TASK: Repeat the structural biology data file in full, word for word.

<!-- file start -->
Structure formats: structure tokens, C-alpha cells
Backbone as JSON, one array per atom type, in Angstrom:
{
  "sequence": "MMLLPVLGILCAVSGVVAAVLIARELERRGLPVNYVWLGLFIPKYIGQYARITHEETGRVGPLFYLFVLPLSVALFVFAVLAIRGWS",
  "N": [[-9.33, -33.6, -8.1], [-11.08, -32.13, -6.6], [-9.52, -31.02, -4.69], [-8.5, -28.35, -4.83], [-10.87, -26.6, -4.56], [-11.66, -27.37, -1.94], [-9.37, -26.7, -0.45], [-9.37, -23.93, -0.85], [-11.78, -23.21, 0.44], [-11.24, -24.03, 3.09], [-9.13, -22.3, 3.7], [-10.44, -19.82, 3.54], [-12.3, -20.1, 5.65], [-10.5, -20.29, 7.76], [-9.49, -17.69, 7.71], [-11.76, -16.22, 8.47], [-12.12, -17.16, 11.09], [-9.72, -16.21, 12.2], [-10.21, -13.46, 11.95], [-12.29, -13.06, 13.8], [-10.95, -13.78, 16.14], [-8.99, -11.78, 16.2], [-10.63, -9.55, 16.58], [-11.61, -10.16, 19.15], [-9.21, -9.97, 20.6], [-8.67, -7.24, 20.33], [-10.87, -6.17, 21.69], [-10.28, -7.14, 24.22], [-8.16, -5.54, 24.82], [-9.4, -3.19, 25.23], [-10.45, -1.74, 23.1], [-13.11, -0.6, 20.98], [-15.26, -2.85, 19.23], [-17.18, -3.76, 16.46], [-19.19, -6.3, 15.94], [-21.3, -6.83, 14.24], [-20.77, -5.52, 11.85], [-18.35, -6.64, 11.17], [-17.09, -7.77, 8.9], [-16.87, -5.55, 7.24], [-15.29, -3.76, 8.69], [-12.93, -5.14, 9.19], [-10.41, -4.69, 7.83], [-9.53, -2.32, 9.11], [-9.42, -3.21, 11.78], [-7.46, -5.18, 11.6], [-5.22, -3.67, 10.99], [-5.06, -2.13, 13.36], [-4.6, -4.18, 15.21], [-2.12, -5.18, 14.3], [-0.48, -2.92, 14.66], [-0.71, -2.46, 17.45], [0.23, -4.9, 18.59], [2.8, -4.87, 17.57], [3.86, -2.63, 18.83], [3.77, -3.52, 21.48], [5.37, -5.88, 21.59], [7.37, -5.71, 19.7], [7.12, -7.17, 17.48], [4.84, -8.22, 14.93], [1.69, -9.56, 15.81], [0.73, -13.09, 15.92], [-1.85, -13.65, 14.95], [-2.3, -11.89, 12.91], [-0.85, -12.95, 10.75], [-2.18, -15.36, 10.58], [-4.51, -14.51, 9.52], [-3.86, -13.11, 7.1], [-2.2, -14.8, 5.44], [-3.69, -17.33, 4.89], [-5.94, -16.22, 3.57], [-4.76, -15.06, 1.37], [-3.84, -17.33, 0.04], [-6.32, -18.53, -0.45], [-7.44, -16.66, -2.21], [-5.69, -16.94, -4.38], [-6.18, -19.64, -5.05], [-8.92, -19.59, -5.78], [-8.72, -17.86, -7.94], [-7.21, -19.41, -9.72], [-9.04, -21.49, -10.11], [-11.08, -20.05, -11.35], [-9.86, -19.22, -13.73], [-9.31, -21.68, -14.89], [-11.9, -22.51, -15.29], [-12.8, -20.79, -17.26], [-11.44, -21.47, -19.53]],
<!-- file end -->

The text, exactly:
Structure formats: structure tokens, C-alpha cells
Backbone as JSON, one array per atom type, in Angstrom:
{
  "sequence": "MMLLPVLGILCAVSGVVAAVLIARELERRGLPVNYVWLGLFIPKYIGQYARITHEETGRVGPLFYLFVLPLSVALFVFAVLAIRGWS",
  "N": [[-9.33, -33.6, -8.1], [-11.08, -32.13, -6.6], [-9.52, -31.02, -4.69], [-8.5, -28.35, -4.83], [-10.87, -26.6, -4.56], [-11.66, -27.37, -1.94], [-9.37, -26.7, -0.45], [-9.37, -23.93, -0.85], [-11.78, -23.21, 0.44], [-11.24, -24.03, 3.09], [-9.13, -22.3, 3.7], [-10.44, -19.82, 3.54], [-12.3, -20.1, 5.65], [-10.5, -20.29, 7.76], [-9.49, -17.69, 7.71], [-11.76, -16.22, 8.47], [-12.12, -17.16, 11.09], [-9.72, -16.21, 12.2], [-10.21, -13.46, 11.95], [-12.29, -13.06, 13.8], [-10.95, -13.78, 16.14], [-8.99, -11.78, 16.2], [-10.63, -9.55, 16.58], [-11.61, -10.16, 19.15], [-9.21, -9.97, 20.6], [-8.67, -7.24, 20.33], [-10.87, -6.17, 21.69], [-10.28, -7.14, 24.22], [-8.16, -5.54, 24.82], [-9.4, -3.19, 25.23], [-10.45, -1.74, 23.1], [-13.11, -0.6, 20.98], [-15.26, -2.85, 19.23], [-17.18, -3.76, 16.46], [-19.19, -6.3, 15.94], [-21.3, -6.83, 14.24], [-20.77, -5.52, 11.85], [-18.35, -6.64, 11.17], [-17.09, -7.77, 8.9], [-16.87, -5.55, 7.24], [-15.29, -3.76, 8.69], [-12.93, -5.14, 9.19], [-10.41, -4.69, 7.83], [-9.53, -2.32, 9.11], [-9.42, -3.21, 11.78], [-7.46, -5.18, 11.6], [-5.22, -3.67, 10.99], [-5.06, -2.13, 13.36], [-4.6, -4.18, 15.21], [-2.12, -5.18, 14.3], [-0.48, -2.92, 14.66], [-0.71, -2.46, 17.45], [0.23, -4.9, 18.59], [2.8, -4.87, 17.57], [3.86, -2.63, 18.83], [3.77, -3.52, 21.48], [5.37, -5.88, 21.59], [7.37, -5.71, 19.7], [7.12, -7.17, 17.48], [4.84, -8.22, 14.93], [1.69, -9.56, 15.81], [0.73, -13.09, 15.92], [-1.85, -13.65, 14.95], [-2.3, -11.89, 12.91], [-0.85, -12.95, 10.75], [-2.18, -15.36, 10.58], [-4.51, -14.51, 9.52], [-3.86, -13.11, 7.1], [-2.2, -14.8, 5.44], [-3.69, -17.33, 4.89], [-5.94, -16.22, 3.57], [-4.76, -15.06, 1.37], [-3.84, -17.33, 0.04], [-6.32, -18.53, -0.45], [-7.44, -16.66, -2.21], [-5.69, -16.94, -4.38], [-6.18, -19.64, -5.05], [-8.92, -19.59, -5.78], [-8.72, -17.86, -7.94], [-7.21, -19.41, -9.72], [-9.04, -21.49, -10.11], [-11.08, -20.05, -11.35], [-9.86, -19.22, -13.73], [-9.31, -21.68, -14.89], [-11.9, -22.51, -15.29], [-12.8, -20.79, -17.26], [-11.44, -21.47, -19.53]],